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Iraq: Sunni Arab Nightmare
   

October 30, 2005: After two years of fighting, the Iraqi Sunni Arabs are seeing their worst nightmare come true. And that is an Iraqi army and police force that can do the job, and is not led by Sunni Arabs. For generations, Iraq was dominated by Sunni Arabs, because Sunni Arabs held most of the leadership posts in the army and police. Kurds and Shia Arabs were often the majority of the troops and beat cops, but they nearly always took orders from a hierarchy of Sunni Arab supervisors and officers. The Sunni Arabs knew that the management and leadership skills necessary to run an army or police force were not easily acquired. It took years of training and experience. There was no way the Kurds and Shia Arabs could quickly replace those Sunni Arab officers and NCOs. Thus Sunni Arab terrorists would drive out the foreign troops, especially the deadly Americans, and, then the Sunni Arabs would take over again. But then something very, very bad (for the Sunni Arab takeover plan) happened. Battalions and brigades of Iraqi troops began to show up, commanded by Kurds, Shia Arabs, and some turncoat Sunni Arabs, that could do the job. Currently there are 207,000 Iraqi soldiers and police that are trained and equipped for operations. There are sufficient leadership to deploy 120 army and police battalions for combat operations. About three dozen of these battalions are well enough led to undertake security operations without American supervision.

Every week, these Iraqi battalions undertake more operations, each raid or cordon and search operation providing the Iraqi officers and NCOs with more practical experience, and confidence that they can do the job. Each Iraqi battalion has a team of ten American advisors, who observe and advise, but are not numerous enough (and few speak Arabic) to run the battalion. The Americans help with things like logistics, which has always been a major weakness with the Iraqi army. The U.S. advisors also rate the Iraqi officers and NCOs for the Iraqi senior commanders, helping to select those who are able to do the job, and those who don't, and must be removed. This is hard to do in Iraq, where everyone has a tribe to back them up. Try and remove a man from command of a army or police battalion, and you find that you are taking on the man's entire tribe. Saddam Hussein didn't have that problem, because if he had to remove an officer from command, he would often do it by killing the fellow, and telling his fellow tribesmen that there was more death to be had if the tribe objected.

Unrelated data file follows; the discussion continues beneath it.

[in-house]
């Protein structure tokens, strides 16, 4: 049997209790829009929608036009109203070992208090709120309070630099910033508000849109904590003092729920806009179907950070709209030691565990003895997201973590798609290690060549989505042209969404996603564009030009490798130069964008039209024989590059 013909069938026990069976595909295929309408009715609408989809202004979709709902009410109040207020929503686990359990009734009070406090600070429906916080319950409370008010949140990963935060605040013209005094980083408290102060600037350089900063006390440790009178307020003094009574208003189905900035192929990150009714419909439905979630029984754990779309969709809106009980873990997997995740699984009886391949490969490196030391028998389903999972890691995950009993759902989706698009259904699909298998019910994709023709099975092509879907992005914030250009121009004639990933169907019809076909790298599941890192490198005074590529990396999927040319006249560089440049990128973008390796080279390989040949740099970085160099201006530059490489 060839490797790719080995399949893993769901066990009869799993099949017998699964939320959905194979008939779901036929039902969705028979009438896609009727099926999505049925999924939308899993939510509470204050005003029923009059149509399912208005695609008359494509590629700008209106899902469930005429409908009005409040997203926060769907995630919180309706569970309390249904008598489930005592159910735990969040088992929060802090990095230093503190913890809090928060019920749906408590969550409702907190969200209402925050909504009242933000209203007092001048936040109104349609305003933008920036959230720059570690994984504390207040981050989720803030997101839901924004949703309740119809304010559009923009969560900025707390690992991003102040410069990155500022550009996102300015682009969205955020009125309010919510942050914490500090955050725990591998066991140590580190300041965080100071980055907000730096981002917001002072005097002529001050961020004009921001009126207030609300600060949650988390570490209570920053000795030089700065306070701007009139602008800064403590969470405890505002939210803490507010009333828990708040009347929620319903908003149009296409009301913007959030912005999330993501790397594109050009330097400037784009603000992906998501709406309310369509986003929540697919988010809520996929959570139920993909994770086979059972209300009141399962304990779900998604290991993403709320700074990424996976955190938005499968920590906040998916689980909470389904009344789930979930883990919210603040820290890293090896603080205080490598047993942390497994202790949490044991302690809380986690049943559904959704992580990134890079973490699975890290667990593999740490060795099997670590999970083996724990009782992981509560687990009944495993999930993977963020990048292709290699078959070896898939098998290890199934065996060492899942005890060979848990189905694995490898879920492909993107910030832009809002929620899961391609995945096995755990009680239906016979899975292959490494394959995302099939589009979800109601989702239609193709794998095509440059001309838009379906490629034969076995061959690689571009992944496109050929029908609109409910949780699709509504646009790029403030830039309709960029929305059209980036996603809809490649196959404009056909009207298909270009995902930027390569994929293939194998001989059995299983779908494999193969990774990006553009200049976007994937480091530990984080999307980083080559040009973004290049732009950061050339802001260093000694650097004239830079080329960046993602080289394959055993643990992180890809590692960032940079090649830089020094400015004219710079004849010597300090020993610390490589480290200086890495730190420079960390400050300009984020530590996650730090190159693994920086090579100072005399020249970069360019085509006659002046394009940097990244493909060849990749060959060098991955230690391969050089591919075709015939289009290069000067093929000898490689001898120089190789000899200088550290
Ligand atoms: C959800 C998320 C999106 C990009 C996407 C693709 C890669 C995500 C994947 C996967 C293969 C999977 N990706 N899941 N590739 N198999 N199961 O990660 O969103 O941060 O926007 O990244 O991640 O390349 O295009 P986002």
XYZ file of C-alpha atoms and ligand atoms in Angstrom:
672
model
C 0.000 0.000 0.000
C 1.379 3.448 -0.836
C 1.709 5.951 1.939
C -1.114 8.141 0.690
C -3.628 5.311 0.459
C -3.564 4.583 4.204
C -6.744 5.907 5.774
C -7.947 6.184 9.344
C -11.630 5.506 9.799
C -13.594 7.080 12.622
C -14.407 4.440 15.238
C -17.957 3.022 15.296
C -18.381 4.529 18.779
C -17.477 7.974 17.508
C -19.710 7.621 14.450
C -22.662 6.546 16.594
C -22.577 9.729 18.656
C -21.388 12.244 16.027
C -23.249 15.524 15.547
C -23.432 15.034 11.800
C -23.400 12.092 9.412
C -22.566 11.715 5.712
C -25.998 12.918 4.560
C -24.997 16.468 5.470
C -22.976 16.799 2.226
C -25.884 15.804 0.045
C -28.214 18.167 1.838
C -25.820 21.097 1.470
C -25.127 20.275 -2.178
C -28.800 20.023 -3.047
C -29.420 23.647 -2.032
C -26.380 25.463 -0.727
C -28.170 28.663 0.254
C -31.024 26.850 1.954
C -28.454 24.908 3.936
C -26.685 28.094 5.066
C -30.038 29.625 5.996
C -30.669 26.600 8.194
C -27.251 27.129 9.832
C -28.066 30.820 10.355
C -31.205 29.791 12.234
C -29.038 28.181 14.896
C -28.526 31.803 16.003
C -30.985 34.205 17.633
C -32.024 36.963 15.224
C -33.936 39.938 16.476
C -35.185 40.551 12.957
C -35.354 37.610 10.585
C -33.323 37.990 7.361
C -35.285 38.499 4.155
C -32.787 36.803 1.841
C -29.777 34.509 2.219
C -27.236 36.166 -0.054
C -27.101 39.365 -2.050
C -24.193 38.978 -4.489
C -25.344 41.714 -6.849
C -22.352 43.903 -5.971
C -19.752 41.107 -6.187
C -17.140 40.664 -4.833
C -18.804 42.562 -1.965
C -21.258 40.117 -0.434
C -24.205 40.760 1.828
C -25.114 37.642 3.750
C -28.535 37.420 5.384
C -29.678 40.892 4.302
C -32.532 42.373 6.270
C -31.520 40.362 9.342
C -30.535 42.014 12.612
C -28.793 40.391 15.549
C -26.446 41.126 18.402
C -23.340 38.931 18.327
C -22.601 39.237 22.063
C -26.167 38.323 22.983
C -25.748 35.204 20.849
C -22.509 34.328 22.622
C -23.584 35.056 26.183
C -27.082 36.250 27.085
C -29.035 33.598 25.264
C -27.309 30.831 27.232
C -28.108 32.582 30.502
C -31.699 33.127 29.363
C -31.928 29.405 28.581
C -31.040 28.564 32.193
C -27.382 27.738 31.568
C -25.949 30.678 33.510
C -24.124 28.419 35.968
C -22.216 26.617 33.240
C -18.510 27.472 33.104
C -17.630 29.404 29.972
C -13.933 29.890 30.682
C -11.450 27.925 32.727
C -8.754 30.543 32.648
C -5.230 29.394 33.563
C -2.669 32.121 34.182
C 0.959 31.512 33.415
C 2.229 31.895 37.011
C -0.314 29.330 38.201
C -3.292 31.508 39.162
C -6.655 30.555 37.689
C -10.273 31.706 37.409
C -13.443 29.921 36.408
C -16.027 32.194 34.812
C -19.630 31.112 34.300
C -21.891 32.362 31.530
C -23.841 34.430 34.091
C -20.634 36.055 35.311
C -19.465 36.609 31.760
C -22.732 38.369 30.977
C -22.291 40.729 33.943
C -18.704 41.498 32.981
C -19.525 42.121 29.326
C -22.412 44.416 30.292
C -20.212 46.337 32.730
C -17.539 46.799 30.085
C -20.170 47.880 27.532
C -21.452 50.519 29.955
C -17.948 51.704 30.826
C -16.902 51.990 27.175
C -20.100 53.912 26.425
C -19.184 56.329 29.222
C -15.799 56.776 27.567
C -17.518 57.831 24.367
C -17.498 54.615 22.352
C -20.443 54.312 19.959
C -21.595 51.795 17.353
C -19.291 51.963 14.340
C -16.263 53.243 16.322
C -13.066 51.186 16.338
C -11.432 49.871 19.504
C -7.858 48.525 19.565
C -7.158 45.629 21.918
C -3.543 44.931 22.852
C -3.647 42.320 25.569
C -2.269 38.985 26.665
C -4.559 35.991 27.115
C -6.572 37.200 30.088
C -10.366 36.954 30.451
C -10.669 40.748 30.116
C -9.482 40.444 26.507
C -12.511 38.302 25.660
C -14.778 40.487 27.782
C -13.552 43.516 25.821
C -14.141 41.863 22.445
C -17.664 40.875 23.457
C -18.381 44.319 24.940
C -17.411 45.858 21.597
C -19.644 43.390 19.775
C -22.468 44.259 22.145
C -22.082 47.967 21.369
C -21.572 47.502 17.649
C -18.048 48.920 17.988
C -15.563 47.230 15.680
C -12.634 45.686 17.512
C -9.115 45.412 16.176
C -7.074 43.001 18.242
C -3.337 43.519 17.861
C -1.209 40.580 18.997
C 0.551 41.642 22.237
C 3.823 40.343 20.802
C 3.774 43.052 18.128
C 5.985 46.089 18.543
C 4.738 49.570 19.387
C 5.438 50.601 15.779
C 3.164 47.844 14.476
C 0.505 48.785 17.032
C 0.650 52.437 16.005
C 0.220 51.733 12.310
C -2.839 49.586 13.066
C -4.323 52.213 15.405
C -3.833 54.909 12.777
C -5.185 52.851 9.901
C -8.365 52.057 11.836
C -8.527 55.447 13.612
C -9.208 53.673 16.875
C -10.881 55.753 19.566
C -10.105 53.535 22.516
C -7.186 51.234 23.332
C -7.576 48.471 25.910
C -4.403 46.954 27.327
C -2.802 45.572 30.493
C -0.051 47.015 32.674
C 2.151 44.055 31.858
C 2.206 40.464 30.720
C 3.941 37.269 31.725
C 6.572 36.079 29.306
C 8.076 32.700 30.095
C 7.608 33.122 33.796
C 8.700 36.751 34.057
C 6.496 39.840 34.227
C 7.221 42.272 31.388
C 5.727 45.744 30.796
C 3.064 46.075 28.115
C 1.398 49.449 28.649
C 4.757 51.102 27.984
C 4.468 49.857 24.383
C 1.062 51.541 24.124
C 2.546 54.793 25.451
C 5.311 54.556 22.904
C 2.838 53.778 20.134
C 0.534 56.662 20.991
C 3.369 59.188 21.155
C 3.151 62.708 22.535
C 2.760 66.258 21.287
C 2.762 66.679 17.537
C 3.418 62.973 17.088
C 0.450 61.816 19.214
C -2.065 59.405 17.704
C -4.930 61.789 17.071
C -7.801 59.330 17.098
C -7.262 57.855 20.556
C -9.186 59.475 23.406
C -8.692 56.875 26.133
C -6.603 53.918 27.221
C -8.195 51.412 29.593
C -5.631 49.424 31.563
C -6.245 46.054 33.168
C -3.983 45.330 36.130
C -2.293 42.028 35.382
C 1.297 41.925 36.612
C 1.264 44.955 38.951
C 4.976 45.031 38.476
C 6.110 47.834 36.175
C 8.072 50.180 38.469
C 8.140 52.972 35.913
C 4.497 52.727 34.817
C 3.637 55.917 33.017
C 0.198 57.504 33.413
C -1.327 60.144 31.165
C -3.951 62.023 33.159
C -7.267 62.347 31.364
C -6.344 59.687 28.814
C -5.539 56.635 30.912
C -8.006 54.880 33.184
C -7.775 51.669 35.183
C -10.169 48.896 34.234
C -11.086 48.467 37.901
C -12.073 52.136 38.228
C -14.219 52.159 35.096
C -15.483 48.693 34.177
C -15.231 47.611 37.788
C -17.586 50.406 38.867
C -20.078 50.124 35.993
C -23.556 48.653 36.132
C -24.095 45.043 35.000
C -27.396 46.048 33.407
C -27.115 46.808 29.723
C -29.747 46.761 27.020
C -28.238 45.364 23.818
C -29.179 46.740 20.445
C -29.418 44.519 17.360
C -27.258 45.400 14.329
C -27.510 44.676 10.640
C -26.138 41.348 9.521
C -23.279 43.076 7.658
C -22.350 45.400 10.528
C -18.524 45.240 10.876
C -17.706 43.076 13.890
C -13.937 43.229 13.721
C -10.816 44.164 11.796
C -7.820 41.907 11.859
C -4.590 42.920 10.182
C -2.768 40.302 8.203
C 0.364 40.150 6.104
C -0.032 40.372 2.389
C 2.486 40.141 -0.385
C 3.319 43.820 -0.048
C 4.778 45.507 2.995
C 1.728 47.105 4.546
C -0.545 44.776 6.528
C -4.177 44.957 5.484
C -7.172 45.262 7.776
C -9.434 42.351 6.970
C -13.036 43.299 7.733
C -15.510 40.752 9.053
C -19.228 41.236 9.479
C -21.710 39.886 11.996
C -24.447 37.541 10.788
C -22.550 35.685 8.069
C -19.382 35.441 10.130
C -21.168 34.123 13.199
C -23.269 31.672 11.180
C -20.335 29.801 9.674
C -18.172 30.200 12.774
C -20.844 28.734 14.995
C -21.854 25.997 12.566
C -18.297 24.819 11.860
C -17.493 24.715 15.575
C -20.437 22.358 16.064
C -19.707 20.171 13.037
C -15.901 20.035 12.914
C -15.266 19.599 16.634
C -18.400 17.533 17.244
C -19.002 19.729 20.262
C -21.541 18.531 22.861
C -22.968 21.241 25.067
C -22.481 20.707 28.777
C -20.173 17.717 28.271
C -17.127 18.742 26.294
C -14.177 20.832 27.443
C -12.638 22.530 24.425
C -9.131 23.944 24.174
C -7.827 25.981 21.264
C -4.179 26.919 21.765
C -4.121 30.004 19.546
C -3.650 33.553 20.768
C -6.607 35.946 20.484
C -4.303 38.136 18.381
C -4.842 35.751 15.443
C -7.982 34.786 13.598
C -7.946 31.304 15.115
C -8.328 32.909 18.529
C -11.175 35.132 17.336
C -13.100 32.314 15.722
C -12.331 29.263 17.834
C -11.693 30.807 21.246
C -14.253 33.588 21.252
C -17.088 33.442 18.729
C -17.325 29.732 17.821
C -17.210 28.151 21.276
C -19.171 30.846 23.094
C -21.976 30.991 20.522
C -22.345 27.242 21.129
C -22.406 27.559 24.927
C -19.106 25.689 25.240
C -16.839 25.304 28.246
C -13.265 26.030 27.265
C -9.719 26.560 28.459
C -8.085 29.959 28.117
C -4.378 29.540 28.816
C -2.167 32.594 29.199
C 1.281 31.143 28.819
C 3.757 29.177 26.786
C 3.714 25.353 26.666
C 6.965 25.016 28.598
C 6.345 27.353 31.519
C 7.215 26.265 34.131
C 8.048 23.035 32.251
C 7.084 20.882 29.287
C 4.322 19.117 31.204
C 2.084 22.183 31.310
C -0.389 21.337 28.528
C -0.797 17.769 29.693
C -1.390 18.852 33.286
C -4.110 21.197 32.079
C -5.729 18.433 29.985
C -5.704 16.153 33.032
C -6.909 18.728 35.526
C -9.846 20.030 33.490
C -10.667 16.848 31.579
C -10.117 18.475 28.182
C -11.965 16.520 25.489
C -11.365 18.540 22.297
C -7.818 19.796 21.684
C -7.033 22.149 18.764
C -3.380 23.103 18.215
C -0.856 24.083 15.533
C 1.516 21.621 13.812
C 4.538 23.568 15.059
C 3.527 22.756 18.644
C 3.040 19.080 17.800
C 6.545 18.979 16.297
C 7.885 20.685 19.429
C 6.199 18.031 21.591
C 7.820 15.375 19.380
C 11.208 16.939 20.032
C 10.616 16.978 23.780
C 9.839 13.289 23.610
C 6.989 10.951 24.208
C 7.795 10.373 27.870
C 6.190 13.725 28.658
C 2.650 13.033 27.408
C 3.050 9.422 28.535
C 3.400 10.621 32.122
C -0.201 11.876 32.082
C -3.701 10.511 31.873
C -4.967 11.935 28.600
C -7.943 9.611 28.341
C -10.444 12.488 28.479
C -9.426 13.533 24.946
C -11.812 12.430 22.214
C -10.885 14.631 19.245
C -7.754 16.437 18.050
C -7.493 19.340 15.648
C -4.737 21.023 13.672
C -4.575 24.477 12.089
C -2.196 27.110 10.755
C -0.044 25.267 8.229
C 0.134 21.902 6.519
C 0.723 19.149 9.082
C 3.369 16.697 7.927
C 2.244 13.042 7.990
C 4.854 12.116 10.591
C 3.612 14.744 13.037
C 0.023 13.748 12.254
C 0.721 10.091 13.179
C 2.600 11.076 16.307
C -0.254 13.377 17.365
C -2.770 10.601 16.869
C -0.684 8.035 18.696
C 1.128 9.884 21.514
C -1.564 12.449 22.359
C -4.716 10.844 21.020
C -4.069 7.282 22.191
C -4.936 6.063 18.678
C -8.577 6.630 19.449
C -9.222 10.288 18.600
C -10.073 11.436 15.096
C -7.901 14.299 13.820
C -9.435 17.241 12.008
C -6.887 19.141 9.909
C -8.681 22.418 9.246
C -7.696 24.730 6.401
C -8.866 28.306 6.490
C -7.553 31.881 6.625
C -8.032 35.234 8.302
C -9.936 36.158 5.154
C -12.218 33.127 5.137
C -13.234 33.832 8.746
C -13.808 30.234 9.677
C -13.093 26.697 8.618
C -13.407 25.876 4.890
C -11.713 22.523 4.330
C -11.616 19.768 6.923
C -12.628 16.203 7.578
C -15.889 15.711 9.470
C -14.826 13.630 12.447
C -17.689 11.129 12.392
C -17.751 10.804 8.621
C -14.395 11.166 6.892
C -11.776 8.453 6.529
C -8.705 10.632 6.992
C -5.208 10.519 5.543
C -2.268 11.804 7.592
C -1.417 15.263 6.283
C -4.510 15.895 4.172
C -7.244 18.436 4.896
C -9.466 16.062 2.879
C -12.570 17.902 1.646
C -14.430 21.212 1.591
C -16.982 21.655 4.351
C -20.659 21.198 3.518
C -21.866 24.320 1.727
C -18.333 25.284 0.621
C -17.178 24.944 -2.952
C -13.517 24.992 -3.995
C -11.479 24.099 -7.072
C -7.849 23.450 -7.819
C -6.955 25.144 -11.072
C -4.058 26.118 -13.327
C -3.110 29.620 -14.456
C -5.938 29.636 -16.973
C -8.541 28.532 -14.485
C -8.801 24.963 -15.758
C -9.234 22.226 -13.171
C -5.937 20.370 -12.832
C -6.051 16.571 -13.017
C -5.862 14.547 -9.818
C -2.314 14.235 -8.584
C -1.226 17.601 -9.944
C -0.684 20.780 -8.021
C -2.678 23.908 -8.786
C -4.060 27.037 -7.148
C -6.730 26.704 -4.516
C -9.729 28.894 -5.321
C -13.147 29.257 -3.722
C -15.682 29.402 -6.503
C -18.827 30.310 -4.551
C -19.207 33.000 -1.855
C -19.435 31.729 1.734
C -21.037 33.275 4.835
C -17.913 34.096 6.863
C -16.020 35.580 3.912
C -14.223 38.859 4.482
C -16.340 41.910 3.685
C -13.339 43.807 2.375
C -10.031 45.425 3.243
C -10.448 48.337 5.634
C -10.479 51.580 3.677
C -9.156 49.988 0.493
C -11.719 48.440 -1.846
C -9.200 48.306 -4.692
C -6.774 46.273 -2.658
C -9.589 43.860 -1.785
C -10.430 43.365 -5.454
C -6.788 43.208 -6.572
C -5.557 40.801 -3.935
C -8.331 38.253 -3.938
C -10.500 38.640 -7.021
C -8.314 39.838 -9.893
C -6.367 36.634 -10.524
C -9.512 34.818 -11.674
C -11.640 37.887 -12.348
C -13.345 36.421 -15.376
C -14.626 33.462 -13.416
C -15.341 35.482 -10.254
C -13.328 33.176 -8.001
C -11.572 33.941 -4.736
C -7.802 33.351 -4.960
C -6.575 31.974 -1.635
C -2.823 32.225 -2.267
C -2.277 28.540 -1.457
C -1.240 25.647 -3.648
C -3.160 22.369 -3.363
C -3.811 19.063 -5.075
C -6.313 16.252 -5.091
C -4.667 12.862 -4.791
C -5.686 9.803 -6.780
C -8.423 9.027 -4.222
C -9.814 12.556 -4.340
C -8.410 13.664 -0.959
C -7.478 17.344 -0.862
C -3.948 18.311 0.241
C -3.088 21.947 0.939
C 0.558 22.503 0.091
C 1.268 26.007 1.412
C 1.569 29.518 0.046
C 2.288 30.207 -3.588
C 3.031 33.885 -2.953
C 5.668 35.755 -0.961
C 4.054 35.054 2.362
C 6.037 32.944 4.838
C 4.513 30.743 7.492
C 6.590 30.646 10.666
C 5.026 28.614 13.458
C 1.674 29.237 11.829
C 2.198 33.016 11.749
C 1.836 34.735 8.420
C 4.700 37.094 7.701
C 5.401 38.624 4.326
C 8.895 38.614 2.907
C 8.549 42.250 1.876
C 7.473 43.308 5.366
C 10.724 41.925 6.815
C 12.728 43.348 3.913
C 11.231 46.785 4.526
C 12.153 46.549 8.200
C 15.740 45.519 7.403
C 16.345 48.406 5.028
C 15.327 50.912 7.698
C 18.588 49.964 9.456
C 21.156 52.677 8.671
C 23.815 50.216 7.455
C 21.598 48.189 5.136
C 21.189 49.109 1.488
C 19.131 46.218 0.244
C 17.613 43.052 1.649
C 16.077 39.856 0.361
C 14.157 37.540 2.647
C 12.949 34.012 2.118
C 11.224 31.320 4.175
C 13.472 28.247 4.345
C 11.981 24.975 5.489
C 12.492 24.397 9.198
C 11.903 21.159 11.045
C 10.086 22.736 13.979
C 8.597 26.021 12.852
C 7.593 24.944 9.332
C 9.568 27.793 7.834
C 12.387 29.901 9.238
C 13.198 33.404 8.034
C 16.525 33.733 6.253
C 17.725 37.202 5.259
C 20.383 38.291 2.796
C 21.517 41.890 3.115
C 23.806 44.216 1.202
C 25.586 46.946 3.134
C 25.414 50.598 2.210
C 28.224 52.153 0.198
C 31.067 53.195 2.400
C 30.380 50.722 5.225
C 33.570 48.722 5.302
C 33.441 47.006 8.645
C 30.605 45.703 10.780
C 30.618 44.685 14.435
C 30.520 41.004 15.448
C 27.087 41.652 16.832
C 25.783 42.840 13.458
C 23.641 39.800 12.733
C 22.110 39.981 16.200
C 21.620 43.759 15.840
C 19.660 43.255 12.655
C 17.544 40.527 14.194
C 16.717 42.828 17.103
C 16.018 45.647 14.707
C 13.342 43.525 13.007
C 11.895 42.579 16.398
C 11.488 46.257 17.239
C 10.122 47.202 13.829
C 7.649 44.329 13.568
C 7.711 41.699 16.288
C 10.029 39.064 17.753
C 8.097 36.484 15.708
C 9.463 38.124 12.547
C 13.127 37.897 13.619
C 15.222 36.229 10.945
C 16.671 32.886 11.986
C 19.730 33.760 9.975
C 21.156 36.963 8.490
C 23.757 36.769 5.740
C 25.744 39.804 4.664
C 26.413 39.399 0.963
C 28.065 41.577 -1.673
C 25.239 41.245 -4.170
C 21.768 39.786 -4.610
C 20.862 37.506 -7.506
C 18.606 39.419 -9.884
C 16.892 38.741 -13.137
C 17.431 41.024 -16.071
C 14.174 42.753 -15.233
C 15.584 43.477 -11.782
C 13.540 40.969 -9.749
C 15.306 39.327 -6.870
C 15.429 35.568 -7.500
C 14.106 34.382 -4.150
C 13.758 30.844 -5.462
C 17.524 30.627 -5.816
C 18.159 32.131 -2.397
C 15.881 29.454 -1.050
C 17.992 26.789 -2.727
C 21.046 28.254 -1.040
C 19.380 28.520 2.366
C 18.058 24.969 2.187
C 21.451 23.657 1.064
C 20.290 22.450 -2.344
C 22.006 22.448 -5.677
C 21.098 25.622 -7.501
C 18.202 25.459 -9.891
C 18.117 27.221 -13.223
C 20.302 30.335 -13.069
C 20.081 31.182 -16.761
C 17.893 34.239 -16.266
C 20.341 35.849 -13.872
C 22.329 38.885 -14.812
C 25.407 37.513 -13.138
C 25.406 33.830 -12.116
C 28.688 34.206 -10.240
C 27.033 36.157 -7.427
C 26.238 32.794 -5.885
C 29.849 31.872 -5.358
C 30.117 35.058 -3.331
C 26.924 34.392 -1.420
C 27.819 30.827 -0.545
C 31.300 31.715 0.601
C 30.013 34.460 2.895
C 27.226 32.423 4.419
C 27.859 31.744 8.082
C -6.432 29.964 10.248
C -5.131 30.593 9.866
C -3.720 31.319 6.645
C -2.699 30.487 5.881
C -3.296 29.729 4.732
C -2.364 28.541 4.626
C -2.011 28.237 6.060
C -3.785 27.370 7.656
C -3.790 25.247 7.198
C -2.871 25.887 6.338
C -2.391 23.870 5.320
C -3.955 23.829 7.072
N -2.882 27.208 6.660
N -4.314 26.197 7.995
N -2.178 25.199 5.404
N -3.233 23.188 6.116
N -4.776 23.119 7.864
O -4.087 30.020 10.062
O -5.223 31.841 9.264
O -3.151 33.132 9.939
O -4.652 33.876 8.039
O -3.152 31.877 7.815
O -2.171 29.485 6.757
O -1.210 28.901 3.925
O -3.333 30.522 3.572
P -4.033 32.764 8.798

The American have brought in a radically new way to deal with these problems, and it has taken the Iraqis some time to get used to it. But the Kurds and Shia Arabs want to succeed, because they know that if the Sunni Arabs regain control, many, many Kurds and Shia Arabs will die, particularly those who are now commanding army and police units.

As of mid-October, the 18 Iraqi army battalions in the Baghdad area, all but a few are capable of going out and searching for terrorists. That means, most of those battalions have officers and NCOs that can organize convoys full of troops capable of defending themselves while moving, and quickly running through the drills required for fighting off ambushes, searching buildings, taking prisoners and so on. American battalions usually serve as backup for the Iraqi battalions during these operations. The backup battalion provides reinforcements, if needed, and form a safety net for Iraqi battalions commanded by men new to the job. American battalions are full of leaders with ten to fifteen or more years experience. Iraqi battalions are led by men with one or two years experience.

Seven of the 18 Baghdad battalions can operate on their own, and the more they do, the more confident their officers and NCOs become. On a normal day, there are one or two dozen terrorist attacks throughout the city. Each attack triggers a response from the army and police, and an attempt to round up those responsible. The Iraqi army commanders have to know terrorist tactics. The Americans, and now Iraqi, compile information on exactly how the terrorists attack, and note things like how many local Iraqi civilians are involved in the attack (as lookouts, messengers, guides or even gunmen), and where they can be found right after the attack. The Iraqi troops and police are able to catch a lot of these low level terrorists, who will often reveal who they know, leading to more arrests. Each week, a higher portion of the terrorist suspects turn out to have blood on their hands, not just people who were in the wrong place, at the wrong time with the wrong attitude.

The Iraqi battalions are able to make terrorist attacks much more costly, for the terrorists. Thus the recent terrorist attack on the Palestinian hotel, resulted in over a dozen terrorist personnel killed or captured because of prompt action by Iraqi soldiers and police. As a result of this, two more trends are in evidence. First, more and more of the terrorist activity is moving outside of heavily policed Baghdad, to smaller towns where there are fewer security personnel. Second, more Sunni Arabs are giving up on plans for any quick take over of the government. These Kurdish and Shia Arab police and army officers were not supposed to show up so quickly, if ever. But there they are.